'It might be a goggles controversy'
The most recent additions to celebrations have been swimming and ski goggles, which are now as much a staple of the festivities as the alcohol itself. While individual players were seen wearing them sporadically over the years, beginning with Bobby Ojeda after the Mets won the World Series in 1986, the 2004 Red Sox were the first team to wear eye protection while celebrating. It has become an annual tradition, but there's a dispute as to which player on the Red Sox did it first.
Johnny Damon claimed Orlando Cabrera was the first one to sport swimming goggles postgame, but David Ortiz also has been credited for the innovation.
David Ortiz may or may not have been the first player to celebrate while wearing goggles, an innovation credited to his 2004 Red Sox team. Al Bello/Getty Images
"It might be a goggles controversy," said Kevin Millar, who was on the 2004 Red Sox team. "I would've guessed Orlando Cabrera ... might've been Ortiz. I wasn't a huge goggle guy at that point. ... I remember in '03 when we clinched something, sitting here blinking. So when he broke the goggles out [I thought]: 'What a great idea! Get the ski goggles going. Anything you can think of to protect your eyes from champagne.' If we were the guys that brought it out for everyone else, I'm proud of that."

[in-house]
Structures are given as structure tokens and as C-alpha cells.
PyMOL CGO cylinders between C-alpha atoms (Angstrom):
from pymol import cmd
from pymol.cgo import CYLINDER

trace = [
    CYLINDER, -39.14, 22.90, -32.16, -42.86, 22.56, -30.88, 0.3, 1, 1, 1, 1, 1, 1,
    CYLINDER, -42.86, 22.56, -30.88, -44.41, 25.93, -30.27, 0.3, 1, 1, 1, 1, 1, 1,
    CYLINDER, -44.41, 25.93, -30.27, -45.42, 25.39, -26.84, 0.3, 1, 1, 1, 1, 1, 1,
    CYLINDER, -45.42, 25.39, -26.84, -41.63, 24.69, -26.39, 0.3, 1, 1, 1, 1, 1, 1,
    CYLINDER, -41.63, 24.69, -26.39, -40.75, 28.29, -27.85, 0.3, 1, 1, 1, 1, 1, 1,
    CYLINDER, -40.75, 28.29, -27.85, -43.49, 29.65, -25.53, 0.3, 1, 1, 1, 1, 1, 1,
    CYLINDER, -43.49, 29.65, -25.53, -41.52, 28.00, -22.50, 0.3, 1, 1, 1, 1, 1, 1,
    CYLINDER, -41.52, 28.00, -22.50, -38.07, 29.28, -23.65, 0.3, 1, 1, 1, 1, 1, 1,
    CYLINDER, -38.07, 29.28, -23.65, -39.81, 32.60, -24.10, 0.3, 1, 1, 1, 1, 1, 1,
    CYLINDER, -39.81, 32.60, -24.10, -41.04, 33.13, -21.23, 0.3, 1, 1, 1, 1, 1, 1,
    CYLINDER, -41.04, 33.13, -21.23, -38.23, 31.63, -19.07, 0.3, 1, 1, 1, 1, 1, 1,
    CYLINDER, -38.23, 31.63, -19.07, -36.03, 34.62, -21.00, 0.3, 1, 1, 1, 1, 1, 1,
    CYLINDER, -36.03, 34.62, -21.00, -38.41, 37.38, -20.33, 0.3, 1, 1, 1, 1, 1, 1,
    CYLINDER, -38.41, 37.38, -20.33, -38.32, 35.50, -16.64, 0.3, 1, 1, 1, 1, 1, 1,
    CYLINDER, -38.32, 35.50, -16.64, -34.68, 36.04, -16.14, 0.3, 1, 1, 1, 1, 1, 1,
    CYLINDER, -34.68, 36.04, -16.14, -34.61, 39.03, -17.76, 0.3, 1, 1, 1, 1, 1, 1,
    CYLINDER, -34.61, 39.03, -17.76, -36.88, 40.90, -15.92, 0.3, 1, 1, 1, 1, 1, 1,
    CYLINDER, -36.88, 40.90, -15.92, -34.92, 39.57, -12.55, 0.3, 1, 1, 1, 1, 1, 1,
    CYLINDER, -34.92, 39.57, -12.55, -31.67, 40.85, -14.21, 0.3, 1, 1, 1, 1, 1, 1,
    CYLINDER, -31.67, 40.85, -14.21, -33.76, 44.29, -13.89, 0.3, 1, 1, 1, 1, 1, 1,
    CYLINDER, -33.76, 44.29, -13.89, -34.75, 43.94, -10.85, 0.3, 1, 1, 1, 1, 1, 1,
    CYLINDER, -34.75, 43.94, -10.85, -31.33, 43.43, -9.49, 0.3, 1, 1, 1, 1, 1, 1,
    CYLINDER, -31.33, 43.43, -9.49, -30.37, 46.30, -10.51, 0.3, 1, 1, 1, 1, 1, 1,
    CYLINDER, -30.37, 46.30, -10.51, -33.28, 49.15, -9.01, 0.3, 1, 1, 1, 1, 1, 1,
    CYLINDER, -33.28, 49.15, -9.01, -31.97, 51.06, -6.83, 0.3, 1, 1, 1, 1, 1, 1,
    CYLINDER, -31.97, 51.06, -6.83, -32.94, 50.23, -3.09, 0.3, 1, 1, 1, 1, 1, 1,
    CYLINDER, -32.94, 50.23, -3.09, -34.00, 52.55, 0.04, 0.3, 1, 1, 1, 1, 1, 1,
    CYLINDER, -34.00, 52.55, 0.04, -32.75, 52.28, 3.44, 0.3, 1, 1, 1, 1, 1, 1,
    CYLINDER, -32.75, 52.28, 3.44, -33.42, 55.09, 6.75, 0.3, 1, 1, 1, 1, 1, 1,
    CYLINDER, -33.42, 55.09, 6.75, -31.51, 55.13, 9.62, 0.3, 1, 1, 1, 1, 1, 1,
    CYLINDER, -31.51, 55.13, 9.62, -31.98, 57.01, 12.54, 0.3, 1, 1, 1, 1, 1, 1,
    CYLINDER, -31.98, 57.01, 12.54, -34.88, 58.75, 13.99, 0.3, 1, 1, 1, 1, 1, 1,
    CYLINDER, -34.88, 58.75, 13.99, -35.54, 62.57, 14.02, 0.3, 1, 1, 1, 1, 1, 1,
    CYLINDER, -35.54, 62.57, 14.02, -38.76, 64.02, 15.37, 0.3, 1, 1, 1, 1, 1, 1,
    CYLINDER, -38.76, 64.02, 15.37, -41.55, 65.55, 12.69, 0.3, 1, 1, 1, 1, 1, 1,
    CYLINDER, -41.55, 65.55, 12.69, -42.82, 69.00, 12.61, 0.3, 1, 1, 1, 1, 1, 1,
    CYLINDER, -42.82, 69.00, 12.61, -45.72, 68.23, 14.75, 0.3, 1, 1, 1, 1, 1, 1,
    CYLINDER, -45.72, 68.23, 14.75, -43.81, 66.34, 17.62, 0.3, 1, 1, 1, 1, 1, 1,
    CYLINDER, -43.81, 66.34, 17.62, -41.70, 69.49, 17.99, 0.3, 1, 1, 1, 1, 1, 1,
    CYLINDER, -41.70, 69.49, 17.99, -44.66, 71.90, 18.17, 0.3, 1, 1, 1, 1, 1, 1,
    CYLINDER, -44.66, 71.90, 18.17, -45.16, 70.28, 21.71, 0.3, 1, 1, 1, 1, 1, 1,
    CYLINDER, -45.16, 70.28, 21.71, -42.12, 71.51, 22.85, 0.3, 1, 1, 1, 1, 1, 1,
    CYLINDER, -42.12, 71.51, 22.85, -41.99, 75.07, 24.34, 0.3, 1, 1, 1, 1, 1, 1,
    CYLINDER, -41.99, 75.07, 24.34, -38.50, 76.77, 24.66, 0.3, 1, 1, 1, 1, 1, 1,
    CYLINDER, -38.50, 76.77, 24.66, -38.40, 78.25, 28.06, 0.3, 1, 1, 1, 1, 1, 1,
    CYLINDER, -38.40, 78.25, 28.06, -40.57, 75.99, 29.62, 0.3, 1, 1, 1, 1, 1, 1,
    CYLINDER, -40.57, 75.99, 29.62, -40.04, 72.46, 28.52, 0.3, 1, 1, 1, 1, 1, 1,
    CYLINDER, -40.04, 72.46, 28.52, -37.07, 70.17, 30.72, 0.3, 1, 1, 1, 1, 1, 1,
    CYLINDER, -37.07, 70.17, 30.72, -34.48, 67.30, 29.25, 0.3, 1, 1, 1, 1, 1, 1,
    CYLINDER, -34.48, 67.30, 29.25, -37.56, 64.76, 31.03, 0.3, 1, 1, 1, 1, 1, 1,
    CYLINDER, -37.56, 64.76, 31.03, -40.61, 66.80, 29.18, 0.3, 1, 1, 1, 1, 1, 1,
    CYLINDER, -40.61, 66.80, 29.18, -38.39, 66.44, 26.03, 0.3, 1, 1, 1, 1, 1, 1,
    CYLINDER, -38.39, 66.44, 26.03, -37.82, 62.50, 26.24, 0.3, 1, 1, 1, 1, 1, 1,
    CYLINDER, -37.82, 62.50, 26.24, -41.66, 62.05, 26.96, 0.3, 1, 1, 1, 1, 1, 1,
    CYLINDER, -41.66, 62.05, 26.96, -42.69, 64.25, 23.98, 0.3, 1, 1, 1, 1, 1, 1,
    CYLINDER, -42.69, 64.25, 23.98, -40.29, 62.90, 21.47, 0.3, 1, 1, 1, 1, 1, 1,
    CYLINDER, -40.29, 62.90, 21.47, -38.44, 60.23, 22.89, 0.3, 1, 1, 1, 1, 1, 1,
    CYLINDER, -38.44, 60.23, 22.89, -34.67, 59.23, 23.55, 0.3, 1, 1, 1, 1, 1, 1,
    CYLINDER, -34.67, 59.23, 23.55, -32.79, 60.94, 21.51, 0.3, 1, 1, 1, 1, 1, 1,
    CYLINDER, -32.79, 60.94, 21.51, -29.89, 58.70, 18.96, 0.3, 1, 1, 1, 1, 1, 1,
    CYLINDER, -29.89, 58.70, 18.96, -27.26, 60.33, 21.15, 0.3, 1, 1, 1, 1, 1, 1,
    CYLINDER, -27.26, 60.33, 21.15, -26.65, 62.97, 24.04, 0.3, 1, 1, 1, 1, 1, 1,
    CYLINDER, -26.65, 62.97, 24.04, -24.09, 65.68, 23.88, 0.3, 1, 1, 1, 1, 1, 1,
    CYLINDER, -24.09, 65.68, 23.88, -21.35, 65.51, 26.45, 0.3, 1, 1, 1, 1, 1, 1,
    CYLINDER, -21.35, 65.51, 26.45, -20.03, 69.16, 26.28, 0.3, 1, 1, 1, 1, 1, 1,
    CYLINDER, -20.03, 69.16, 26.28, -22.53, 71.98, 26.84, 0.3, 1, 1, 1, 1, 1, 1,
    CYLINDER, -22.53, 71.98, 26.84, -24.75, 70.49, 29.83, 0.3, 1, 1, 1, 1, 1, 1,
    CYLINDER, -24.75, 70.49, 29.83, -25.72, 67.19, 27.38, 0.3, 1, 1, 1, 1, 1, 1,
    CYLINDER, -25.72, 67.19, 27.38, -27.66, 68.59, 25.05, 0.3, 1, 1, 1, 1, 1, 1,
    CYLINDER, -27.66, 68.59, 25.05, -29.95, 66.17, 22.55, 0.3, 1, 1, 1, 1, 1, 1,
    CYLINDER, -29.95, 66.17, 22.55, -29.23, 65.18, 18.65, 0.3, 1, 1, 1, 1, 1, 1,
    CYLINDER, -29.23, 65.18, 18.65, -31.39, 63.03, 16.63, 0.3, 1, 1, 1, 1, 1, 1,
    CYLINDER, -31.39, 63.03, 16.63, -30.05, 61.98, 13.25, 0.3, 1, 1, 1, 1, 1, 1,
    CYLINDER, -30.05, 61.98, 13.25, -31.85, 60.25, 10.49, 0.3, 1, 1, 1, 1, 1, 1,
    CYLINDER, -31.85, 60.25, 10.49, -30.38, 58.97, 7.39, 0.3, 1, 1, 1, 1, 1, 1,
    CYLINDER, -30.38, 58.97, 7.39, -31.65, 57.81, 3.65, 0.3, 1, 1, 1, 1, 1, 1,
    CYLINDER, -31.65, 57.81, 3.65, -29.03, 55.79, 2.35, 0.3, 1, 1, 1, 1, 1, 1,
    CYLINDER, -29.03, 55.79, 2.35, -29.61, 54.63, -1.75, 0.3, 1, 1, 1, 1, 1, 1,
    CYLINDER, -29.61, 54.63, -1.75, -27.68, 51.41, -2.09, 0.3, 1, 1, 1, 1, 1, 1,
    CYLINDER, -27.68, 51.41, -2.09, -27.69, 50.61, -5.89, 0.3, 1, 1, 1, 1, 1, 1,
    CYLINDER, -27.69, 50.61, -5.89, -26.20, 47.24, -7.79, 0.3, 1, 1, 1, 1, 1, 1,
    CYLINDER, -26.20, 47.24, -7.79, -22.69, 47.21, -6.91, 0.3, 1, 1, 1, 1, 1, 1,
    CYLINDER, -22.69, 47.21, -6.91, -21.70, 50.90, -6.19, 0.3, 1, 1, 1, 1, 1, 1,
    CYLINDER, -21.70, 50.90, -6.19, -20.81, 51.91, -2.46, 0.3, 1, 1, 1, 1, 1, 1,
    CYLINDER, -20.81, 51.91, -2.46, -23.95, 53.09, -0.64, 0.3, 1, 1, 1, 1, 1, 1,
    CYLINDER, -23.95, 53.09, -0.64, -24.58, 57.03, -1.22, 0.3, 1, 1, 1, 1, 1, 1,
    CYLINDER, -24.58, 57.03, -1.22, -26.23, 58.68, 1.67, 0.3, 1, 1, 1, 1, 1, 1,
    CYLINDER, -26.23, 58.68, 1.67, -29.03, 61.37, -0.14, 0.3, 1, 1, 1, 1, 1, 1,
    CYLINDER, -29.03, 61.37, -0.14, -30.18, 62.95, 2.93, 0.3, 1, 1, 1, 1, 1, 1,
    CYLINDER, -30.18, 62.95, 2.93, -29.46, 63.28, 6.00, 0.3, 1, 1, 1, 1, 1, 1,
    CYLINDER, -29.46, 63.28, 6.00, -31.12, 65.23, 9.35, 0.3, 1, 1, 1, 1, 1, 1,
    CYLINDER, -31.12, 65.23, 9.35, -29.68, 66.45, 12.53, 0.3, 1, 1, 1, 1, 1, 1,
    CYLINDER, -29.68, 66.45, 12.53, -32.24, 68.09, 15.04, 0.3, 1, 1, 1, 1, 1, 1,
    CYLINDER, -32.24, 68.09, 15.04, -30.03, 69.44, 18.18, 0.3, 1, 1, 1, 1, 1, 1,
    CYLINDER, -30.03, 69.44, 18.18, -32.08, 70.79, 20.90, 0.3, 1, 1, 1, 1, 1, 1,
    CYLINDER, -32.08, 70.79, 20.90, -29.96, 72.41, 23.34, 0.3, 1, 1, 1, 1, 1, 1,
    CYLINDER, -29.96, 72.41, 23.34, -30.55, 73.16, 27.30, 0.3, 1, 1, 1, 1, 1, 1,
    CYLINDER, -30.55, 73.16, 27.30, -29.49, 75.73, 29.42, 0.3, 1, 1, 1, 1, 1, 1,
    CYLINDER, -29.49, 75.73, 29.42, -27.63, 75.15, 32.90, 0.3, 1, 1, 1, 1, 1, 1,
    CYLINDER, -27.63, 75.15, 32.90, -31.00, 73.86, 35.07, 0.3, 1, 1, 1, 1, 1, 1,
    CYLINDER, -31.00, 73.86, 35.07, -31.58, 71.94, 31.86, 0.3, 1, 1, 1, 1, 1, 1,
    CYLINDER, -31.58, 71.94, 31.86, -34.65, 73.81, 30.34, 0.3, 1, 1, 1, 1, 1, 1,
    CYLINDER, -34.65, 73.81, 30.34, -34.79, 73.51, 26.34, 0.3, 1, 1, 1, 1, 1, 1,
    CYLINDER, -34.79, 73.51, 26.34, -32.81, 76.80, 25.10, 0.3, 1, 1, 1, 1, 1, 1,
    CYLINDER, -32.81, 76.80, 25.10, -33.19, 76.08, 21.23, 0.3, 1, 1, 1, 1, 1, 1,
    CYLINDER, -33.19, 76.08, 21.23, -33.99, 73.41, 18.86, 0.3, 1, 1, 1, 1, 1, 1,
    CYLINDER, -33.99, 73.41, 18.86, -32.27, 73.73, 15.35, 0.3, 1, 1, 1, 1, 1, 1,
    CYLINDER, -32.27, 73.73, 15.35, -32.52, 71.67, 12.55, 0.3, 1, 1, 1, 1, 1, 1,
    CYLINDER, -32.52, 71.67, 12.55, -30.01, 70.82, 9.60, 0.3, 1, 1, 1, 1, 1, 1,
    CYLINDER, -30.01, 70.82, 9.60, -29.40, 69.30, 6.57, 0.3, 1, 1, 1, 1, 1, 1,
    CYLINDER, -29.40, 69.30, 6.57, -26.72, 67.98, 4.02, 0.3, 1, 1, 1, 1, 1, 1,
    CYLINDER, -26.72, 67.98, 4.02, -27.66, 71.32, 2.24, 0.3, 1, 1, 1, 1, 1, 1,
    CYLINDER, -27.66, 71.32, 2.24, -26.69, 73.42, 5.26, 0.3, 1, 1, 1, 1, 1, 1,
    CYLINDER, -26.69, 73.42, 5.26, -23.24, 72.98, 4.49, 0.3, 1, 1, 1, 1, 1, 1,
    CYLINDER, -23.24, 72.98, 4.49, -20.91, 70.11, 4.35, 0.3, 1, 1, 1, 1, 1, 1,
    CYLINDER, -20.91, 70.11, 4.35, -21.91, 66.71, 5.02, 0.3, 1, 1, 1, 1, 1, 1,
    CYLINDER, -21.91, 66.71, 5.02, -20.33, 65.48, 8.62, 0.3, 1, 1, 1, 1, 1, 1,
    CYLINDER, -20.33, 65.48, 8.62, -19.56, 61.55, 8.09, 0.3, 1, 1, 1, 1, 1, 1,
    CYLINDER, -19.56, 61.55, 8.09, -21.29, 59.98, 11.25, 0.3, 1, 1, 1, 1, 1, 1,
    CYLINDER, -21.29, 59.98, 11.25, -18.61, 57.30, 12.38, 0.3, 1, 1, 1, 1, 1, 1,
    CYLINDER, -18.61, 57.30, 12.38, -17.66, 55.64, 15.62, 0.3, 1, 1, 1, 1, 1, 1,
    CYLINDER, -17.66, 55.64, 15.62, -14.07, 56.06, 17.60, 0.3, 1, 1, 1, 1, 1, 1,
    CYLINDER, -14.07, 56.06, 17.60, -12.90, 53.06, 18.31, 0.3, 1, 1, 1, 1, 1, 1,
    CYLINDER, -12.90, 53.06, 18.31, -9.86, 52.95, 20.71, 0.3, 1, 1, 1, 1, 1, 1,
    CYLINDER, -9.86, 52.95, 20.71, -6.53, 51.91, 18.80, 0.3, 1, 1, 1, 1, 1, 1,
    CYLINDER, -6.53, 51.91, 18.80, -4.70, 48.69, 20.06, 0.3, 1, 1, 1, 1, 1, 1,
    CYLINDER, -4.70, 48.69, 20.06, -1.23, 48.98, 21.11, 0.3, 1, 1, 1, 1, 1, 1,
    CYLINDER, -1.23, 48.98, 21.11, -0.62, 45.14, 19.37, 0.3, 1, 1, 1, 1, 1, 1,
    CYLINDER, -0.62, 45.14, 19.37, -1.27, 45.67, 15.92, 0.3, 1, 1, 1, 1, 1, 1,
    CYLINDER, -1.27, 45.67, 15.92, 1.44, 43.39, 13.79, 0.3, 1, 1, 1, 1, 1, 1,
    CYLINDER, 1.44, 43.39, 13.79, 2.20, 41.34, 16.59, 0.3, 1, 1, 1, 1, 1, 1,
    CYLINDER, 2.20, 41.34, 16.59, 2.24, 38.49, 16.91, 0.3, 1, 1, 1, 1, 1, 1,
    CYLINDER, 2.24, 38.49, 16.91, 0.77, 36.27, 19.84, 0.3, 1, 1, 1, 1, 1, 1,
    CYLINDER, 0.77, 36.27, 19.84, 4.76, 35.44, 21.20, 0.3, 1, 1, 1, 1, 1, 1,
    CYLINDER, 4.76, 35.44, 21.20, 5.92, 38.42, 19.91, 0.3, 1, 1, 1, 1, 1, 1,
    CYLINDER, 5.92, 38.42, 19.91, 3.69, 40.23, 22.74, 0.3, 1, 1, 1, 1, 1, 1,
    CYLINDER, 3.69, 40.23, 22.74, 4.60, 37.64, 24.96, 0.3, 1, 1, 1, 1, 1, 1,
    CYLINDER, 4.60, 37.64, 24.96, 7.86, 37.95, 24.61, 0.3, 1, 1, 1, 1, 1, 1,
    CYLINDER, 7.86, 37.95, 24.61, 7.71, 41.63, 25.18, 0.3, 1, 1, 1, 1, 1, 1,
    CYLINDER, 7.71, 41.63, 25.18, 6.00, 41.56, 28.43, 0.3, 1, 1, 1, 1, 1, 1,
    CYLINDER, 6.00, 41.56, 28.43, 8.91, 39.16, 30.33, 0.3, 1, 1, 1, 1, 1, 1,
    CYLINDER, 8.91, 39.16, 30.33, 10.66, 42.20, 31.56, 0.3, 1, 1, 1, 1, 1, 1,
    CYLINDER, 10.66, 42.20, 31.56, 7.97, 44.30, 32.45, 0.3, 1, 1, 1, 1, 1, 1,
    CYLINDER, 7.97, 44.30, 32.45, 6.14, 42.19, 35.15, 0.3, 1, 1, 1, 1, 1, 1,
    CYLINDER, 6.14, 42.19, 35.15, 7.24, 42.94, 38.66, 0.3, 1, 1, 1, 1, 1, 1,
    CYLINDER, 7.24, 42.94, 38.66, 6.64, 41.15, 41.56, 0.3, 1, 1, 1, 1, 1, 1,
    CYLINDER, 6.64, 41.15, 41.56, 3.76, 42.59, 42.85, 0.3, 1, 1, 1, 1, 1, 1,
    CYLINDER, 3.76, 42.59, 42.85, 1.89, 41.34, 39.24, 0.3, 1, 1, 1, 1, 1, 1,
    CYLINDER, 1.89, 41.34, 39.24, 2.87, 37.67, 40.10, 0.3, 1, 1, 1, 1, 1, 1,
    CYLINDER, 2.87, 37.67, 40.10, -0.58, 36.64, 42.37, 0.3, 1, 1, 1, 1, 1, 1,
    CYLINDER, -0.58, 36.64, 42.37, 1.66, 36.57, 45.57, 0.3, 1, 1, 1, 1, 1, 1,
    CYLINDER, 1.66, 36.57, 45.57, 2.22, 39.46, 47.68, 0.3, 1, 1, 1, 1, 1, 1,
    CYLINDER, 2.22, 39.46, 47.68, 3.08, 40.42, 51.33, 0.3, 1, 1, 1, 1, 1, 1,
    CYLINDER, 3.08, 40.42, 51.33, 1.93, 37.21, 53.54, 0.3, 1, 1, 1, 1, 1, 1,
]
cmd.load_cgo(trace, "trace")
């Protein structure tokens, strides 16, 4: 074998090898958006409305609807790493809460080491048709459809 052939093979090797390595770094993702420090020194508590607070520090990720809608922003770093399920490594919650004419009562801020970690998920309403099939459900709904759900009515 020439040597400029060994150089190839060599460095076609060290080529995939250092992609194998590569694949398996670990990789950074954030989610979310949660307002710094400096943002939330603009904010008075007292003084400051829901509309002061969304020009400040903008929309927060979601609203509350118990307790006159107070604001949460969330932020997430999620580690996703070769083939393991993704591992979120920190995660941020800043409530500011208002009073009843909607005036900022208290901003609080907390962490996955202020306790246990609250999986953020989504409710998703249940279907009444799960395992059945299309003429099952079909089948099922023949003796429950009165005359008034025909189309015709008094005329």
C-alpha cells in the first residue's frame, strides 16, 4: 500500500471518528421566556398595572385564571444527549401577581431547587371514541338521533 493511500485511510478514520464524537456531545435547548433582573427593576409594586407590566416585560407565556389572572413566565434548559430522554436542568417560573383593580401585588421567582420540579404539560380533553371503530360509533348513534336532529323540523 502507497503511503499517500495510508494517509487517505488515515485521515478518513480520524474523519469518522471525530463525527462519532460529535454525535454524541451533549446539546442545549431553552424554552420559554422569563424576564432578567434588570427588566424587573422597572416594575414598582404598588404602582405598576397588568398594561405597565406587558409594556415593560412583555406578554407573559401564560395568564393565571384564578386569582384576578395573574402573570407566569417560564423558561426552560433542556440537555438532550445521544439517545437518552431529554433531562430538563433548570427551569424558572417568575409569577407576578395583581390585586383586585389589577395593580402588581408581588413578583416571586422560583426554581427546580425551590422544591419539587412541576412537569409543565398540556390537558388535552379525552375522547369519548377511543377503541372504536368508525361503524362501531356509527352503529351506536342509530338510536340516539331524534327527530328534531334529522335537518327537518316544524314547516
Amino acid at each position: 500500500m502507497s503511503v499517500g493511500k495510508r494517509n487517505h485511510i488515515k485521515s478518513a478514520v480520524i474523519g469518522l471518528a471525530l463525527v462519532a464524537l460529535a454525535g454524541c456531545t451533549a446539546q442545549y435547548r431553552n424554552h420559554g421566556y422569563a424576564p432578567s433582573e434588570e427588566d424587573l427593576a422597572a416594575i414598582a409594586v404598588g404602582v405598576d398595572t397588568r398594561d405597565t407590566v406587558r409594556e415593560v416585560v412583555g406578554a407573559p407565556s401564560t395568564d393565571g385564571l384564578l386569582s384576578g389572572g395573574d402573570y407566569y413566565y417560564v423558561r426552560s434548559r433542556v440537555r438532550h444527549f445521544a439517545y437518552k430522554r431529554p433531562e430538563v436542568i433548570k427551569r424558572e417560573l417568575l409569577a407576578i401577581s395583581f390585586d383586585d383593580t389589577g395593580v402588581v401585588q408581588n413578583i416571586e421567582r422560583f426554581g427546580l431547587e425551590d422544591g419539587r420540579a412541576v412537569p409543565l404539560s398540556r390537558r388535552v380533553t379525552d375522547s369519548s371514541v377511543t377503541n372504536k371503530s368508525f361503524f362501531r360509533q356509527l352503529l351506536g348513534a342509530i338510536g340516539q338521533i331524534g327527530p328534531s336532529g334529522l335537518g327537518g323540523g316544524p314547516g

While the sight of 25 or so players in a clubhouse wearing Oakley or Nike ski goggles might be jarring to traditionalists, it's more than just a fashion statement. The alcohol content in champagne can actually cause corneal abrasions for 48 hours, and that's not even taking into account flying corks.
"When we celebrated, we had a good time, but we didn't have goggles," Lasorda said. "We didn't do anything crazy, but I love what the guys are doing now, too."